Both of your example sentences are very much conducive to the use of the simple present in both of their clauses. And, to me, this is true even when the action (wind blows or you smile) is taking place at the moment of speaking.

In broad terms, the simple present refers to the present, but also indefinitely into the past and indefinitely into the future. So it is used, among many other things, for statements of scientific fact (Water boils at 100° Celsius) or "timeless truths (Snooze, you lose or Old soldiers never die, they just fade away. Notice these sentences are true not only for the present, but also indefinitely into the past and I indefinitely into the future.

Both your sentences fit this usage. They are statements of what is true all the time. So they seem preferable to me than does the use of the progressive.

In addition, even if the event (wind/to blow or you/to smile) is happening at the moment of speaking, the sentences with the simple present are more apt to be said than the ones with the progressive (in my experience). This is because the present occurrence of the action is merely one instance of this timeless truth.

So, the following illustrates this:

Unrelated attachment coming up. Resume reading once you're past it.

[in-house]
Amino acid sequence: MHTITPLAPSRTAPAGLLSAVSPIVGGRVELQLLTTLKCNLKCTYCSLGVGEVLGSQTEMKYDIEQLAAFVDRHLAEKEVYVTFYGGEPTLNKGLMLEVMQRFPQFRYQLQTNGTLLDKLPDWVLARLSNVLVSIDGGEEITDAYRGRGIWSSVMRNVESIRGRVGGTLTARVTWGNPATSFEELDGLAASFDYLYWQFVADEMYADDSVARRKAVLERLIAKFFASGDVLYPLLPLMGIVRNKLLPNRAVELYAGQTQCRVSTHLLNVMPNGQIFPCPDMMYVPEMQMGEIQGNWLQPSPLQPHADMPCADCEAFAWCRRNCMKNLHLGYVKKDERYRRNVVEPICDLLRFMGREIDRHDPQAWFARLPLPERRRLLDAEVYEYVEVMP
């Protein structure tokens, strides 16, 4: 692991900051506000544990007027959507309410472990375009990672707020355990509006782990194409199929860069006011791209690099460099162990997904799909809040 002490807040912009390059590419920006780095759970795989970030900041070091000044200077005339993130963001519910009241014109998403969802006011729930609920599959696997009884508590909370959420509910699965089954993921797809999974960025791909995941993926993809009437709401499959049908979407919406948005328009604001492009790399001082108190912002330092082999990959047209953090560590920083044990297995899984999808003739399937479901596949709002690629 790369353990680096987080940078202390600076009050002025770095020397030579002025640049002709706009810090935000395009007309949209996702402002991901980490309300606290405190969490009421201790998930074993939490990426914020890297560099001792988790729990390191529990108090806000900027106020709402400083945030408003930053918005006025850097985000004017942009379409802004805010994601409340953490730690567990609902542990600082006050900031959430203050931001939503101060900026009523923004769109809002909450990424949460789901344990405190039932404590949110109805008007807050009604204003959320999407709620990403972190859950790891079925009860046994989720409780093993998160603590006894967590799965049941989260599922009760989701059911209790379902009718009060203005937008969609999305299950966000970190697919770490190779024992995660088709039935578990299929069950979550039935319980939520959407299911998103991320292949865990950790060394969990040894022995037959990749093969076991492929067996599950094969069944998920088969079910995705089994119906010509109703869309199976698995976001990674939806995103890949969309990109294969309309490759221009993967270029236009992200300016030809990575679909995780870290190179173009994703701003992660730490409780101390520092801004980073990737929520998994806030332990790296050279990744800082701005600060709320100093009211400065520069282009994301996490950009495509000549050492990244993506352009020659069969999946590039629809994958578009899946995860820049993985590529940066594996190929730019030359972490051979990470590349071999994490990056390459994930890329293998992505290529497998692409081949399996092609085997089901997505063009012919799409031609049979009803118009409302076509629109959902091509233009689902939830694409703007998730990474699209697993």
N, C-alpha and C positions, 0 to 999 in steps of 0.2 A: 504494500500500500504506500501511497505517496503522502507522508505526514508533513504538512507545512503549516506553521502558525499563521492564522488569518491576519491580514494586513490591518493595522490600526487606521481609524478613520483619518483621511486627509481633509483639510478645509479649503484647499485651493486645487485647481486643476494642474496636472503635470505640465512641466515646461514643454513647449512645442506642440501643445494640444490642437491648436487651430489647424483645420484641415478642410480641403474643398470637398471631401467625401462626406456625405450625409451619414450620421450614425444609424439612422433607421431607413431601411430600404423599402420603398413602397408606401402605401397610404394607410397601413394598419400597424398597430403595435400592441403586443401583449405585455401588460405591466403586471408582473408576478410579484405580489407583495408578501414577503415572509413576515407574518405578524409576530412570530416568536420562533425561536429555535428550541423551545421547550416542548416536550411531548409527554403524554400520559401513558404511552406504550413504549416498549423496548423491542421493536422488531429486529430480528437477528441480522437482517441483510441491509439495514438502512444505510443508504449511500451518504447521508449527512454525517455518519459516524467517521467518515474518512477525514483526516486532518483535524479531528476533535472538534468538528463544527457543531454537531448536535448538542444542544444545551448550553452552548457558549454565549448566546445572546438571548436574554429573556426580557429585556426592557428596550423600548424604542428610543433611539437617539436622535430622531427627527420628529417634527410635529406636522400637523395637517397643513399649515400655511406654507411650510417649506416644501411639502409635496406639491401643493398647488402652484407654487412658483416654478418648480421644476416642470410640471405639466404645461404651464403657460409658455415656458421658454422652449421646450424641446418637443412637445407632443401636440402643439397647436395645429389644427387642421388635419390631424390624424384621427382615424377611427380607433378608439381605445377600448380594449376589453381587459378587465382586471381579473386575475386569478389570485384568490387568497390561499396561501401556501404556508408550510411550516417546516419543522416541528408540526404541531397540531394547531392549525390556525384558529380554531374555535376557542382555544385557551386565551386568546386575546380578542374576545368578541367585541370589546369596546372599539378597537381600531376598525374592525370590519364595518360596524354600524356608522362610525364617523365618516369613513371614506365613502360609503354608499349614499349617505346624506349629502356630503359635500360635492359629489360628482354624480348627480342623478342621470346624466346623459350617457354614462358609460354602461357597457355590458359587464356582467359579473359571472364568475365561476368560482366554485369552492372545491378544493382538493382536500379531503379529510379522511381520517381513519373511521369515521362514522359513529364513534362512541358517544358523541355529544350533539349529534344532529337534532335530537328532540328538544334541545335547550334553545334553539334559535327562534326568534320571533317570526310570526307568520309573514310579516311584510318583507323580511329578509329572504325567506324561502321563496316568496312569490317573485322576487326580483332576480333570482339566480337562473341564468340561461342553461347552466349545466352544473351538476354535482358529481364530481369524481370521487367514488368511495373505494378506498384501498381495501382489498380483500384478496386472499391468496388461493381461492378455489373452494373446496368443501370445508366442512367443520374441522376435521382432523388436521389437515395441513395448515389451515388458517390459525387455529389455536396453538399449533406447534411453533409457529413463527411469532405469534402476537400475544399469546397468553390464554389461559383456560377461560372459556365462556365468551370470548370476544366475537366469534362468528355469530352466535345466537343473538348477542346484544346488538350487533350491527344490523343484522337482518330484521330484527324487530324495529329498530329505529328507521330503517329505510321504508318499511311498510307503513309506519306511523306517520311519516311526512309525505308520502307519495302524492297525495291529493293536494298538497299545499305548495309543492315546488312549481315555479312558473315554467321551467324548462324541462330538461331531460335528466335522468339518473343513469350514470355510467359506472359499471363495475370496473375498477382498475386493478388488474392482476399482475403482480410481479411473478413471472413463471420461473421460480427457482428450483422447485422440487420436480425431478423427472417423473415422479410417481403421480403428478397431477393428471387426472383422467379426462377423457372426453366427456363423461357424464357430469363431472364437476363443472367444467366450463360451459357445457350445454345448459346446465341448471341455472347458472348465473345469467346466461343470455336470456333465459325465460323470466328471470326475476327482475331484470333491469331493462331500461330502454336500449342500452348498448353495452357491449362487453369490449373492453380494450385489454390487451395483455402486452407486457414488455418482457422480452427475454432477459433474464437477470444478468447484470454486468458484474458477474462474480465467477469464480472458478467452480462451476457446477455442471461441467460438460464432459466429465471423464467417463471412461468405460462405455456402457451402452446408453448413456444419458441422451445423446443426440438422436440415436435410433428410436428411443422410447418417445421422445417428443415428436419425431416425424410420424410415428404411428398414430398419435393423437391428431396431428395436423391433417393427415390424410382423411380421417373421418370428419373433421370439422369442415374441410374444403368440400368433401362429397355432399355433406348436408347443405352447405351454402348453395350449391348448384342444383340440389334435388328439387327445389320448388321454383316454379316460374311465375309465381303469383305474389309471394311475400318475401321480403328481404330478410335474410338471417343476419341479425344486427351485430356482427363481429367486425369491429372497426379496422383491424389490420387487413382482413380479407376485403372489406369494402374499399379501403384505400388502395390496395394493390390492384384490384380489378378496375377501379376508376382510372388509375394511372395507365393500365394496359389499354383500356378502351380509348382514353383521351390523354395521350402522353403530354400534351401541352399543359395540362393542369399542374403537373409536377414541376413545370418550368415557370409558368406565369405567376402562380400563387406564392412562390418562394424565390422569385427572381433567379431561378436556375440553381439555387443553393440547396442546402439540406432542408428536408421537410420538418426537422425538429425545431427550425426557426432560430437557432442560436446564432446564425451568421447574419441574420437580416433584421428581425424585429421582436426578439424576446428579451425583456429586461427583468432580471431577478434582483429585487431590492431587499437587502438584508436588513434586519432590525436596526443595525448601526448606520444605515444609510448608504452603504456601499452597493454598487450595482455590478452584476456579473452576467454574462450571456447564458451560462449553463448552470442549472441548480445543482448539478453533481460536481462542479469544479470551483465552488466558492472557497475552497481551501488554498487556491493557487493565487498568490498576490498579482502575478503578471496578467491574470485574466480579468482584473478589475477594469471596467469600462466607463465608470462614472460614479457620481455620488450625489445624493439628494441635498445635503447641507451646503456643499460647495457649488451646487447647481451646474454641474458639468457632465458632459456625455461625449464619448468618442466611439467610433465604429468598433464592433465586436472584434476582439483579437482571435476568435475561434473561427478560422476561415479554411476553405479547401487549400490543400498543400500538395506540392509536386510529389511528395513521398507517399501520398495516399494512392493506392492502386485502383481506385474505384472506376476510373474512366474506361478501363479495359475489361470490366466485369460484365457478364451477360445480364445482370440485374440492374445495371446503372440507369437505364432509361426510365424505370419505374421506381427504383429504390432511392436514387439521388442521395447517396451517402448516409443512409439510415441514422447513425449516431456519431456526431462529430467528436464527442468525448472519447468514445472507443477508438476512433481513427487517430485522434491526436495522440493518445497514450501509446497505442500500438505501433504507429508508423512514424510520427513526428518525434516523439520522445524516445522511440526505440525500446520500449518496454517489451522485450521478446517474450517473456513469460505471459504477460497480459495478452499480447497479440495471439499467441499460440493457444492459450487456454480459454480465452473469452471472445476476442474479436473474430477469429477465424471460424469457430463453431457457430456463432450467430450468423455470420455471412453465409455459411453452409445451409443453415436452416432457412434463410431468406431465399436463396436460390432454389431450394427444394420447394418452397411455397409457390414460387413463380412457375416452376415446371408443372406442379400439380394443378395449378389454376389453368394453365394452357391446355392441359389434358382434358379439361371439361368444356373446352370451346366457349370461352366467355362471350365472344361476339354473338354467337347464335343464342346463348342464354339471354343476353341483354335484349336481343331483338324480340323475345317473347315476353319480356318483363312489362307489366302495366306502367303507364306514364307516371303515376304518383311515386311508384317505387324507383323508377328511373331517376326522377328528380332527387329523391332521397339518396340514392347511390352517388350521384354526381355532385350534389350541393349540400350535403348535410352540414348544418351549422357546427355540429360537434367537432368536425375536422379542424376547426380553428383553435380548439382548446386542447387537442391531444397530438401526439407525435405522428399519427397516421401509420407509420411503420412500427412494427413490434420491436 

Our house gets really cold when the wind blows from the east, like the wind is doing right now.

Notice the added clause shows the activity of wind/to blow is happening at the moment of speaking yet the two clauses in question both use the simple present. Yet the is doing refers to the action occurring at the moment of speaking. It would be strange to say like it does right now to refer to the action of the present moment.

Similarly,

You look lovely when you smile, like you are doing right now.

shows that the first two clauses can refer to a single occurrence of the timeless truth that is happening at the moment of speaking. While the are doing is progressive because it's referring to the action as a duration occurring in the present. And note this duration is temporary, so it extends only a little bit into the past and future, but not indefinitely into the past and future (like the simple present does). Note also the action expressed in the progressive is subject to change

You look lovely when you smile, but when you are frowning you don't (look lovely).

Here the action of to frown is conceived of as a temporary duration subject to change. You could say

You look lovely when you are smiling

but again this conceives the action of you/to smile as having duration and being temporary and subject to change, and so it does not express a "timeless truth".

I apologize for the lack of comprehensiveness and perhaps even clarity in this post. Hopefully it has given you something of value.